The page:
Draughtsmanship and workshop geometry

The drawing office

Technical drawings are the link between the designer and the producer (even if they are the same person).

1 They force the designer to make a clear statement of what he really has in mind.

2 They force the craftsman to decide exactly how the components of the construction are going to be put together.

3 As the drawings are made they point to problems before expensive materials are cut or time is wasted on unsatisfactory construction.

4 By the drawings the whole production routine can be planned before work starts.


Modern practice is to use transparent plastic, fibre, or aluminium for T-square blades. For use in the workshop, and for 'full sizing' on sheets of plywood, a fibre bladed T-square, such as sold for school blackboard use, is ideal.

Clear plastic set squares have the advantage of the draughtsman being able to see what has already been drawn beneath them. A large adjustable set square is expensive but well worth the outlay. When buying or ordering remember that most manufacturers quote the hypotenuse of the closed set square as its size.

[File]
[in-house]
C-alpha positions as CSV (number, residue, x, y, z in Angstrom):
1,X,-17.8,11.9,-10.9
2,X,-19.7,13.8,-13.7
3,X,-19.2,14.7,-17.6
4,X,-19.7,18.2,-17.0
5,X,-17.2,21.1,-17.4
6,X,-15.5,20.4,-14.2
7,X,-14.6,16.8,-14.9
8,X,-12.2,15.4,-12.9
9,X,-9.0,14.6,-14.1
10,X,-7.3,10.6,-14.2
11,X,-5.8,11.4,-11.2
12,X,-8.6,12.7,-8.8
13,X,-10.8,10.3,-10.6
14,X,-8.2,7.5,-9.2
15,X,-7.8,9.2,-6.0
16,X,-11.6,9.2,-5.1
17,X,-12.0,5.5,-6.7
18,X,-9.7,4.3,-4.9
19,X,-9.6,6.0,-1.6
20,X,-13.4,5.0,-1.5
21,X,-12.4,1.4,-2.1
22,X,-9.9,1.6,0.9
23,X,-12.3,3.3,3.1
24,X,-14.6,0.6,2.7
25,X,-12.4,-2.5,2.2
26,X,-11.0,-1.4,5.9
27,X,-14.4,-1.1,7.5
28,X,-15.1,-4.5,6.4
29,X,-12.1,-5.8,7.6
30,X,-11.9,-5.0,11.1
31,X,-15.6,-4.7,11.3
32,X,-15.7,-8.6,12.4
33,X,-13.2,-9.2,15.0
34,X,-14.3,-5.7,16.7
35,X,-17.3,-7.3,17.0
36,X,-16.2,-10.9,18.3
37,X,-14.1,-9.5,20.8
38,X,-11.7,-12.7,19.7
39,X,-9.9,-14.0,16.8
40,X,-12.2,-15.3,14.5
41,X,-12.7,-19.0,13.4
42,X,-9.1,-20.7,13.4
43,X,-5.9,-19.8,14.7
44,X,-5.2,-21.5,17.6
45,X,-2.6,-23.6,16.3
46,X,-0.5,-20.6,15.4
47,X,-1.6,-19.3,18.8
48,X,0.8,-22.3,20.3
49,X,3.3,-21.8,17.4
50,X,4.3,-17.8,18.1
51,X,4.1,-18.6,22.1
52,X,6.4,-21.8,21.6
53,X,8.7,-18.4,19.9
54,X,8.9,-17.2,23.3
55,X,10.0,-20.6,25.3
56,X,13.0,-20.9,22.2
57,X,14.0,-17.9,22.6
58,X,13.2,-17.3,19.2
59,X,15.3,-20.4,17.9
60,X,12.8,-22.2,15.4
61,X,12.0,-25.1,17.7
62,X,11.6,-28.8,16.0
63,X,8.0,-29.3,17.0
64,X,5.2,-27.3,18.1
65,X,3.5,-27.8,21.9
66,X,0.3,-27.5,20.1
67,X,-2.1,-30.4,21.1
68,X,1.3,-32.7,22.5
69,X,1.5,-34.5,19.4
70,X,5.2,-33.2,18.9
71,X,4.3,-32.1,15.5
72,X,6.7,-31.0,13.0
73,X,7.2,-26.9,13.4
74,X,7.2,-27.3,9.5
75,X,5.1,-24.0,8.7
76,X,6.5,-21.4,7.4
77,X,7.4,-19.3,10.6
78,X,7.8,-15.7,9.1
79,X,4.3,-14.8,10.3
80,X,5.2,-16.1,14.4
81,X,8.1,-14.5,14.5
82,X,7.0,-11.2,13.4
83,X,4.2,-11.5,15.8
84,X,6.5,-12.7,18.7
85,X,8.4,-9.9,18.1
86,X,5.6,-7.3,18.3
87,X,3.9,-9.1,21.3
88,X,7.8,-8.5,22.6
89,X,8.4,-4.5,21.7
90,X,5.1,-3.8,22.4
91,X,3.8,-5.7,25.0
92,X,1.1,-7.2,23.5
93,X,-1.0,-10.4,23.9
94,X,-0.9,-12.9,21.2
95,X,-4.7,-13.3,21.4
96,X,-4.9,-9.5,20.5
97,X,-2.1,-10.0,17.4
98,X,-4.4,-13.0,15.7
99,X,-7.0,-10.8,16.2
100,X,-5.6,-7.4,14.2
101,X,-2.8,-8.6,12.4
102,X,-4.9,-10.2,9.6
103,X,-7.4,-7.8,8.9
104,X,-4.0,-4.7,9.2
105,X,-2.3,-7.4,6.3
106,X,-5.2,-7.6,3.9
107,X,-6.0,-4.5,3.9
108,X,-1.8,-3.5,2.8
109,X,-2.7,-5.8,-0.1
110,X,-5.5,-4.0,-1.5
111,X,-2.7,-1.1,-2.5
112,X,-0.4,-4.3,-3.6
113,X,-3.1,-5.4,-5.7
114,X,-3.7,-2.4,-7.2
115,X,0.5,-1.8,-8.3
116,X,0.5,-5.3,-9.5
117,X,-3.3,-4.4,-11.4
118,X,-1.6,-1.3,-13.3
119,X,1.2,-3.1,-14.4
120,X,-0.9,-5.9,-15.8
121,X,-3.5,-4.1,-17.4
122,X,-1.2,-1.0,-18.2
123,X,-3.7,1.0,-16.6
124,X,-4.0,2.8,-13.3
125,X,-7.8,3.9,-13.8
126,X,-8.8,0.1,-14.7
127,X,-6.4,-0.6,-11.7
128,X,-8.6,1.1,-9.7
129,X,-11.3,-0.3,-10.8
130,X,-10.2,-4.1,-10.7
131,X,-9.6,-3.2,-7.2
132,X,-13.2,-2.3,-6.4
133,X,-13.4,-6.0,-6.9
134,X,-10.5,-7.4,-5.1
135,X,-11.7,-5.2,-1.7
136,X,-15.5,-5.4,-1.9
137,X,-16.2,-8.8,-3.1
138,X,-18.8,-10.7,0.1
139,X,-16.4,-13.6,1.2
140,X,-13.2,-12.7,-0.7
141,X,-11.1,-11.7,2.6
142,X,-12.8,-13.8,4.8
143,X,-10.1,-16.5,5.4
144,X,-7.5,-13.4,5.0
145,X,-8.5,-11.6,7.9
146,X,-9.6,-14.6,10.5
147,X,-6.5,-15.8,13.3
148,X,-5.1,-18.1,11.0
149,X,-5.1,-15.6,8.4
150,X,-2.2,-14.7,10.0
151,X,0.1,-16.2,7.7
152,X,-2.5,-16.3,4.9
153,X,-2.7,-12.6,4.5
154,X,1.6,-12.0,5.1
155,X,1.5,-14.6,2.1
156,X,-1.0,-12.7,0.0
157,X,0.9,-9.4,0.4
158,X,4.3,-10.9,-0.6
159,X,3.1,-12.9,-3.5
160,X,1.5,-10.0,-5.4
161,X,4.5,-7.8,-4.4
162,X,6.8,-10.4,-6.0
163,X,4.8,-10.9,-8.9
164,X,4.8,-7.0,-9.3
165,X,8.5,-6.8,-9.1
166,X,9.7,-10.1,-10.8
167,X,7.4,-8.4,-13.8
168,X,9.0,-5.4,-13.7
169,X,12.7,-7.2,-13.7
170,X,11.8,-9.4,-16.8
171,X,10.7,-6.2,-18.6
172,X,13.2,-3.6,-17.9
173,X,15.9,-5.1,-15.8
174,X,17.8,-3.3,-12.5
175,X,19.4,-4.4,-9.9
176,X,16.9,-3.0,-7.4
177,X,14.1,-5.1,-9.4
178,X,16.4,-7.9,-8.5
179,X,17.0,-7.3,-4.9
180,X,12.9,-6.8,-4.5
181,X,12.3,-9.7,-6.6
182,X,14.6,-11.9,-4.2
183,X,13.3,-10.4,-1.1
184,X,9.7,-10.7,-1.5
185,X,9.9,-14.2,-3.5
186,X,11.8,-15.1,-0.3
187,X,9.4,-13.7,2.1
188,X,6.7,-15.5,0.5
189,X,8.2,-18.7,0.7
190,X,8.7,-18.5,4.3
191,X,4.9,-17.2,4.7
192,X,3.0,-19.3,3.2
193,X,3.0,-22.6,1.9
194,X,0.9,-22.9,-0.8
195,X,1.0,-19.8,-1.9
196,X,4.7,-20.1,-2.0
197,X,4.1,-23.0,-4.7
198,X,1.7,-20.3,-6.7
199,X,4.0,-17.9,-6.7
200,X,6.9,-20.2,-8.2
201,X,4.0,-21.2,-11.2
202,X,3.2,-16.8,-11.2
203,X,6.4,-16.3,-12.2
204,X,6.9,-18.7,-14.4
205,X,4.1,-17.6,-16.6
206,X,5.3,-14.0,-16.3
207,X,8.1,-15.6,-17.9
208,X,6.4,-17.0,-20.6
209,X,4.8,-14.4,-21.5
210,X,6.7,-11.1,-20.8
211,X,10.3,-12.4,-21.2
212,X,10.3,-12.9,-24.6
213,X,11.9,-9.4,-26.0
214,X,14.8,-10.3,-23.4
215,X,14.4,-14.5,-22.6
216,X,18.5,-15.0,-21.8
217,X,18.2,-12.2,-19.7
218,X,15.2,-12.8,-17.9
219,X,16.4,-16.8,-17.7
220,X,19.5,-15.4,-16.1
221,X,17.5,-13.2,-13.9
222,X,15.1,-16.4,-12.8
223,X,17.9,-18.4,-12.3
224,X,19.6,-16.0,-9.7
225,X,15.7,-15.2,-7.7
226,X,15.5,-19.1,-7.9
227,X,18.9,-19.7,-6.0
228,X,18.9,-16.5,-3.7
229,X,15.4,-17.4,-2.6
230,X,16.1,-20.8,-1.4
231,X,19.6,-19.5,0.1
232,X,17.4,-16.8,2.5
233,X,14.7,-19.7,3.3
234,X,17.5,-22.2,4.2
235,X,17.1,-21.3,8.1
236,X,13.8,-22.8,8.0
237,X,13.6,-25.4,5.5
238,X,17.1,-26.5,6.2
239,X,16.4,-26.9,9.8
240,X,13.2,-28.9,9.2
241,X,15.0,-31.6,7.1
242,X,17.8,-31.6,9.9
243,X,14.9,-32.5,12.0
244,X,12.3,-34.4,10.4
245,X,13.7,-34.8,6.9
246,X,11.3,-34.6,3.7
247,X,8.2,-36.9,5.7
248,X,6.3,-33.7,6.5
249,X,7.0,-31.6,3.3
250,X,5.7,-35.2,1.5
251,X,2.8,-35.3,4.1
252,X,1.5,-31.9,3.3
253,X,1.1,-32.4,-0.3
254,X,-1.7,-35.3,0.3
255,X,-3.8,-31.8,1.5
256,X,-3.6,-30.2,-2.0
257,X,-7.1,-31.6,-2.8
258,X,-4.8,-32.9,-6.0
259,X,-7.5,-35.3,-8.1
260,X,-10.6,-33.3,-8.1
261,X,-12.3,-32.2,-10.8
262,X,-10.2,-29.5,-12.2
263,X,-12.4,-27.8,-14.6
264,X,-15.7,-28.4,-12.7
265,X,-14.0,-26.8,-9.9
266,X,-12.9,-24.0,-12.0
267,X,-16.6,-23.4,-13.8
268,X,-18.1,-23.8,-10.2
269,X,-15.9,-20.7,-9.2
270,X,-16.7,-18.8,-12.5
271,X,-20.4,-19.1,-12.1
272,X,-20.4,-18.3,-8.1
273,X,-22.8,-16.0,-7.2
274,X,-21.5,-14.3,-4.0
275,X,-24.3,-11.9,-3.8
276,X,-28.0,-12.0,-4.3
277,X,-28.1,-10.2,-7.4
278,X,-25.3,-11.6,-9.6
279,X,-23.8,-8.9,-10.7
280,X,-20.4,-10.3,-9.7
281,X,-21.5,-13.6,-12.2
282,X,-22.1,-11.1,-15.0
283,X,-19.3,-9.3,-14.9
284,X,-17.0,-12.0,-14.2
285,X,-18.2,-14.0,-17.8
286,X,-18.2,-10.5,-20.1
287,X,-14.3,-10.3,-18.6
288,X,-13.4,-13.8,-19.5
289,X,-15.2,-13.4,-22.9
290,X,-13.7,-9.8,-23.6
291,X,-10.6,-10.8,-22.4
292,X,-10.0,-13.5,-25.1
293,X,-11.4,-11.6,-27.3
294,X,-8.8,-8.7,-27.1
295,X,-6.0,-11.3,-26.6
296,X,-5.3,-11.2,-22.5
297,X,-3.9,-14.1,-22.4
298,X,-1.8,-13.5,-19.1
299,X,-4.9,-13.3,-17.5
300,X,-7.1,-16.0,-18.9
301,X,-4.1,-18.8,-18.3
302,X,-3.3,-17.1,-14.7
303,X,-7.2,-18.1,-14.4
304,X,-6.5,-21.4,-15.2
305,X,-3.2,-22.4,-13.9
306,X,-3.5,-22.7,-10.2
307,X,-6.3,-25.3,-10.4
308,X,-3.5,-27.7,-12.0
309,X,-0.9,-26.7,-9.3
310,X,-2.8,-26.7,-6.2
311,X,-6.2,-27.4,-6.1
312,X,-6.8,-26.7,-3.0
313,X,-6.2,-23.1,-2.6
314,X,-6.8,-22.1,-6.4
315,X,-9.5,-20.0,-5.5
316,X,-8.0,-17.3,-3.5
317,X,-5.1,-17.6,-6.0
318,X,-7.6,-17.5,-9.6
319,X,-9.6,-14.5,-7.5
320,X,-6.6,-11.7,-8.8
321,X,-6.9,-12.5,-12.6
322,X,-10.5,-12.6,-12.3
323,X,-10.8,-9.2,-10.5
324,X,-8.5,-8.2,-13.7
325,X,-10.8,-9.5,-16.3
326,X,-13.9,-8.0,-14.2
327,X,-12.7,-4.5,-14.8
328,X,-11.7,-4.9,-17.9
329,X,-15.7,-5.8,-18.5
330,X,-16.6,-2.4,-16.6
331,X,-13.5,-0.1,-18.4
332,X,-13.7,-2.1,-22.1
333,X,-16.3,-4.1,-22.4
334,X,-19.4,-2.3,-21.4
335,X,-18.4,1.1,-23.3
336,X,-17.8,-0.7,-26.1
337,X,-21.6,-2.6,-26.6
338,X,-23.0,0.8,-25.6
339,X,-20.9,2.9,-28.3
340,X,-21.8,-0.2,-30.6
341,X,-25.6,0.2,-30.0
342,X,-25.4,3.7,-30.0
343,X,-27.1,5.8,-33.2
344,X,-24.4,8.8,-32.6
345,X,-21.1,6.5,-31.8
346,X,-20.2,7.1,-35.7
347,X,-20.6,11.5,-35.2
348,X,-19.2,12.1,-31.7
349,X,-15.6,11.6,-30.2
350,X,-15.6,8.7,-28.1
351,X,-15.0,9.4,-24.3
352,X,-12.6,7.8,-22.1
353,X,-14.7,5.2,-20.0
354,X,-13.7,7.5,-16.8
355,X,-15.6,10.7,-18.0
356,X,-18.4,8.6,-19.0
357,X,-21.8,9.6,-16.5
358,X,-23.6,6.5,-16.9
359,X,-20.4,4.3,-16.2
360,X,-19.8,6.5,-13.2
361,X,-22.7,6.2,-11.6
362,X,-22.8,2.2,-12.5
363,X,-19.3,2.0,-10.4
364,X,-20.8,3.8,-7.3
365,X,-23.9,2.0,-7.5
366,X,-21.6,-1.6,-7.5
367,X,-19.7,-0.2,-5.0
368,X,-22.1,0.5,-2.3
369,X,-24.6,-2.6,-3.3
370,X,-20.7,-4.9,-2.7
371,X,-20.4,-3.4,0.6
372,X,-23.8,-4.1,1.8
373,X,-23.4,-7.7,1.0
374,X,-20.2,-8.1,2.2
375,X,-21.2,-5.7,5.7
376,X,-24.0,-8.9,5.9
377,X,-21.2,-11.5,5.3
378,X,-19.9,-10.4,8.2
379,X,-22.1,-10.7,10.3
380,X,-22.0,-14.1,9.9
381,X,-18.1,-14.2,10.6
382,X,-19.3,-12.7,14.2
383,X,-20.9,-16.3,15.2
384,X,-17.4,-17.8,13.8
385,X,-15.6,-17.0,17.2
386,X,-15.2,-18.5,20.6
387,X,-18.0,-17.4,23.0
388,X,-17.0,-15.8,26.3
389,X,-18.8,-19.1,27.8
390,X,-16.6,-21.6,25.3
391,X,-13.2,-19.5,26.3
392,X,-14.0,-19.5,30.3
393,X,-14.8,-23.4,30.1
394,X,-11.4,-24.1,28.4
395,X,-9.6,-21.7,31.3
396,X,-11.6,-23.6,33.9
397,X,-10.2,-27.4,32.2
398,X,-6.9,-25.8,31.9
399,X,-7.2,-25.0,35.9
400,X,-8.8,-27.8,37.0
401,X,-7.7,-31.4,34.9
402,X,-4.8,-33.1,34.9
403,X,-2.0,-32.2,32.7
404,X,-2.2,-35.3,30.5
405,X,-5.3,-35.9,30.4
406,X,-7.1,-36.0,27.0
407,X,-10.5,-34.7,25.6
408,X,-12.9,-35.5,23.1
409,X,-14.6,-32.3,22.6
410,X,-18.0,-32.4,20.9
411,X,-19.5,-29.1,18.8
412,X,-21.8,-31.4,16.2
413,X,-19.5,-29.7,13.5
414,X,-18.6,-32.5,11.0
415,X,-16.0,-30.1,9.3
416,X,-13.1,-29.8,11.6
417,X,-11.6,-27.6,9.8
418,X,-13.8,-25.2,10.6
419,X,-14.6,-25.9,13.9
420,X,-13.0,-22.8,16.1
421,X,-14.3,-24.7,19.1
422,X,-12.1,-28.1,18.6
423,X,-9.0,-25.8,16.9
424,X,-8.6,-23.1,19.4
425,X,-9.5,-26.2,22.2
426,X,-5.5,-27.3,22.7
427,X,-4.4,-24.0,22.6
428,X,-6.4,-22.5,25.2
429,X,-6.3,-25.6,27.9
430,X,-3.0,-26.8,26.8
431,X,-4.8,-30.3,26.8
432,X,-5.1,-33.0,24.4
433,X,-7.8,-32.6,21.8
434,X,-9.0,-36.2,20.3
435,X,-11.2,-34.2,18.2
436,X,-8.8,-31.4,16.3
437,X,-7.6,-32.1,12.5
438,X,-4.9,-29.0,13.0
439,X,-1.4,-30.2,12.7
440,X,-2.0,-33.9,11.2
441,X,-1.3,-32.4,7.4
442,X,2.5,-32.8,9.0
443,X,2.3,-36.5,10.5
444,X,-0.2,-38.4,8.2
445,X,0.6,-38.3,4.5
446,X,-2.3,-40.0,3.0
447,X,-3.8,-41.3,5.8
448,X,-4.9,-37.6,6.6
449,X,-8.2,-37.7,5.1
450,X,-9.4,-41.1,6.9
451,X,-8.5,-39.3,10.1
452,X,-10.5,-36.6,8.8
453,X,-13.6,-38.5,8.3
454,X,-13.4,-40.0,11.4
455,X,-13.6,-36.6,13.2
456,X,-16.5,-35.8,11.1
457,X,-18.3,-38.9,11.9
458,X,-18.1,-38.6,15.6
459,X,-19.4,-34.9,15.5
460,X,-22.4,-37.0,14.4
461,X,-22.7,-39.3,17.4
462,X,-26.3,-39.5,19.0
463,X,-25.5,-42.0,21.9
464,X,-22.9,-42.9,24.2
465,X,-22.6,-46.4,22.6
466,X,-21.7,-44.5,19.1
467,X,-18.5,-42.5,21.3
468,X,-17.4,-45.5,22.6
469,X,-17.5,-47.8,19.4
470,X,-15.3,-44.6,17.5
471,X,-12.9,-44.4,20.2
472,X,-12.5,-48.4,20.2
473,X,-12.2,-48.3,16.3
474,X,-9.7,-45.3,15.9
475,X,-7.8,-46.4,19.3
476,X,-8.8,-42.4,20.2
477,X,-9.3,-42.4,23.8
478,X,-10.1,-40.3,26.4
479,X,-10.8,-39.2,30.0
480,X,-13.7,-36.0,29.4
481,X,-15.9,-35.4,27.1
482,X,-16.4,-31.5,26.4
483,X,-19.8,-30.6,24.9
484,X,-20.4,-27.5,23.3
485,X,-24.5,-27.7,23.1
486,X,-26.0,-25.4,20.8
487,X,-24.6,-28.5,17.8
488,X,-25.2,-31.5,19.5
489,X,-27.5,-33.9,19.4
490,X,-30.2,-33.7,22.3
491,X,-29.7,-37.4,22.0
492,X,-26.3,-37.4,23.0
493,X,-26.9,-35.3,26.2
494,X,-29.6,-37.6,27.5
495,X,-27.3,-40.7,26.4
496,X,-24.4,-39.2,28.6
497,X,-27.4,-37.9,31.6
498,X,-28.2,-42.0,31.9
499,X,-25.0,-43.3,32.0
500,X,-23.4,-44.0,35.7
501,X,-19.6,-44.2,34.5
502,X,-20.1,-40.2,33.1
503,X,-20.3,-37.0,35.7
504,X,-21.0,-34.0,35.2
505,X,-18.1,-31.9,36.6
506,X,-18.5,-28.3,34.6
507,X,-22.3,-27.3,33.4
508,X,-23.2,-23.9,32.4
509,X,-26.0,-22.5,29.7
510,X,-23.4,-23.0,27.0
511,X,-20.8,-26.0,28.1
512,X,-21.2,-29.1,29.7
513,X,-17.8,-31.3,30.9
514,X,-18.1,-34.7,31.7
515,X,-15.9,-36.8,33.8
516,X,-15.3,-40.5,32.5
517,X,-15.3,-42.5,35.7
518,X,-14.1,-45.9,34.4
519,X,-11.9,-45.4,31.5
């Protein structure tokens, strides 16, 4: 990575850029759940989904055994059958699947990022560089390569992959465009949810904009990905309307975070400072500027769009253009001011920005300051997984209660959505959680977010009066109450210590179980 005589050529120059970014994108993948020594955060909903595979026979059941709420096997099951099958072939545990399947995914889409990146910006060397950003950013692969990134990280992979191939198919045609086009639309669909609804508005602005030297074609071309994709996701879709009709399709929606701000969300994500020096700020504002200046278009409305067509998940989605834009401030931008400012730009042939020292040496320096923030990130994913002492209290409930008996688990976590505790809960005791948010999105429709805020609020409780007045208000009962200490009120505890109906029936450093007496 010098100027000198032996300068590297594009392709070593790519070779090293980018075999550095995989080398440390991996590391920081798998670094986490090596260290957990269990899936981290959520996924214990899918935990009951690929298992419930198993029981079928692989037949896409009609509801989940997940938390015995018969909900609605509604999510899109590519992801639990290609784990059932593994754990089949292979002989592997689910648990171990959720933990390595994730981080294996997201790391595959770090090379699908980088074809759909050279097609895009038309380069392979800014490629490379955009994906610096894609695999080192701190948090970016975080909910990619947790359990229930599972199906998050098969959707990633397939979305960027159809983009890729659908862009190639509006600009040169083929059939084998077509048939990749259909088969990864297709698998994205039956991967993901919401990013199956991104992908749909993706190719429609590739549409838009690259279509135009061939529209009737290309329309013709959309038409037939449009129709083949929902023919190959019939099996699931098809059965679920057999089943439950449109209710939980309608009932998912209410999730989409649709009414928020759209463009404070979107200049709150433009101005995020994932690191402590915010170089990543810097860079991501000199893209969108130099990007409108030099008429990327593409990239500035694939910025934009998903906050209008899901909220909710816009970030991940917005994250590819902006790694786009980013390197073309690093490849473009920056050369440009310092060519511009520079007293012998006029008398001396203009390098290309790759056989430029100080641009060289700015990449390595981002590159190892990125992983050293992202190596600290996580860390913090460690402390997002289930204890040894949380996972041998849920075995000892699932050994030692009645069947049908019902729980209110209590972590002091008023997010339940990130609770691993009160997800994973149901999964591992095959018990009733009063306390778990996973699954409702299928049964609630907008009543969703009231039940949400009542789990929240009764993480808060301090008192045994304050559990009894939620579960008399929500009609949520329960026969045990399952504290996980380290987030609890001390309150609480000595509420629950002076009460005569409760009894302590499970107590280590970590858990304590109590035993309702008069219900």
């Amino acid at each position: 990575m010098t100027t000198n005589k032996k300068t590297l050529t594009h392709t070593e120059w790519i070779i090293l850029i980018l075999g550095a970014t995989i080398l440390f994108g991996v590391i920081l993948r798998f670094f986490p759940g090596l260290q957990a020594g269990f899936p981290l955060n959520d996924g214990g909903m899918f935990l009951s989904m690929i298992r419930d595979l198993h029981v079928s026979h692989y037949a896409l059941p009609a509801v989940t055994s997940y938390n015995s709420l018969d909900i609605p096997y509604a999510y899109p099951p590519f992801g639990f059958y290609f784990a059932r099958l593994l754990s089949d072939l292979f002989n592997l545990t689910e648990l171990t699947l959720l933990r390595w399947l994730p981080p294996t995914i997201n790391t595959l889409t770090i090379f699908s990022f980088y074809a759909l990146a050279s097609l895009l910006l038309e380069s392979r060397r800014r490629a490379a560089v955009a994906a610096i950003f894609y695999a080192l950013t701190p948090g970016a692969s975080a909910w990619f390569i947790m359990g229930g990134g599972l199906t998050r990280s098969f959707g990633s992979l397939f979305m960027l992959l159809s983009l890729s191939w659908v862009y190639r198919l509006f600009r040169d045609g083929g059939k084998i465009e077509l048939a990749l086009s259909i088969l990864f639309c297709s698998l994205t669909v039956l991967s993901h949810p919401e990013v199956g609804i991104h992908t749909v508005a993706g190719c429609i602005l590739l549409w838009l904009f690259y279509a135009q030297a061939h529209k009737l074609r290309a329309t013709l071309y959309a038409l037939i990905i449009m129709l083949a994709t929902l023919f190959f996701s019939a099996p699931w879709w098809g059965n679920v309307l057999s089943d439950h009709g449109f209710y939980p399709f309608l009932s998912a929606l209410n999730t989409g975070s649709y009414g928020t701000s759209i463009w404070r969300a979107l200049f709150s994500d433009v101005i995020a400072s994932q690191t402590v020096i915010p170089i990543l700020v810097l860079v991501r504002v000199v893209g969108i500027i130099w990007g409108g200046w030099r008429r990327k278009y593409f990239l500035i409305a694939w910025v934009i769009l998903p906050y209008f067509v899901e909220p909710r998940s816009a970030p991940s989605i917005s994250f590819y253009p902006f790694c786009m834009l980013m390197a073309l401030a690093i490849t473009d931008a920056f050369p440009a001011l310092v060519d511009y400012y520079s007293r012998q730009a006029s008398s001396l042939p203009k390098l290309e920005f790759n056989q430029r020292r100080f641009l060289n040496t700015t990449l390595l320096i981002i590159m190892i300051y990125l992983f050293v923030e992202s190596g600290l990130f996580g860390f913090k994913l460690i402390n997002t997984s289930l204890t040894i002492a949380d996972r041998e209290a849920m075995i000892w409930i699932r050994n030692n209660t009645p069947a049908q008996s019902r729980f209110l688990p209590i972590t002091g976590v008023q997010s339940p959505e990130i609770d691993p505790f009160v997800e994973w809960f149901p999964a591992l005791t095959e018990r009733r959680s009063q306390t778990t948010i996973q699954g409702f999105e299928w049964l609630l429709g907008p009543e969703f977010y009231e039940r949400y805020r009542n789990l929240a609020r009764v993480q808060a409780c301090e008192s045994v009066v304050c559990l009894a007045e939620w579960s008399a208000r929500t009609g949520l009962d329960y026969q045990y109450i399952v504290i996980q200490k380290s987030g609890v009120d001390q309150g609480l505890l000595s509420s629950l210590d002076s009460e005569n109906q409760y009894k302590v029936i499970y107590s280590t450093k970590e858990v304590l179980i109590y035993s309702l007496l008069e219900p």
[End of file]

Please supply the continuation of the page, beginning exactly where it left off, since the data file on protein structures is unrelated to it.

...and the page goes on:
The same advice is given with regard to compasses. Cheap 'school' compasses are a frustrating nuisance. A large, well-engineered instrument of good quality is well worth the expense. Multiple outfits in velvet lined cases, or 'drawing sets' containing such items as ruling pens and ruling nibs for compasses are of little use in the workshop.

Circles under 2 in (50 mm) diameter are best dealt with using a circle template, the most practical being made of transparent plastic with a graded series of holes punched through them. They are accurate when used with a sharp pencil

or a stylus pen and in the smallest sizes of circle are more comfortable to use than any pair of compasses.

For the drawing of curves, a set of large french curves makes a useful addition to the workshop, also a set of boat curves or railway curves which may well be picked up from junk shops. The latter are Victorian or Edwardian in origin, made of pear wood, and are frequently in well-constructed boxes. For the drawing of long sinuous or continuous curves a spline made from thin plywood, cut so that the grain of the outer skin lies across the width of the spline, is indispensable. It is a two-man job to use it.

Good quality HB or F pencils will give a thin and dark line, while a Japanese Pentel enables drawing office standard drawings to be made with a propelling pencil, the lead being half a millimetre in diameter. Should the drawing need to be reproduced, modern pencils and reprographic machines can make a very satisfactory copy without recourse to ink.

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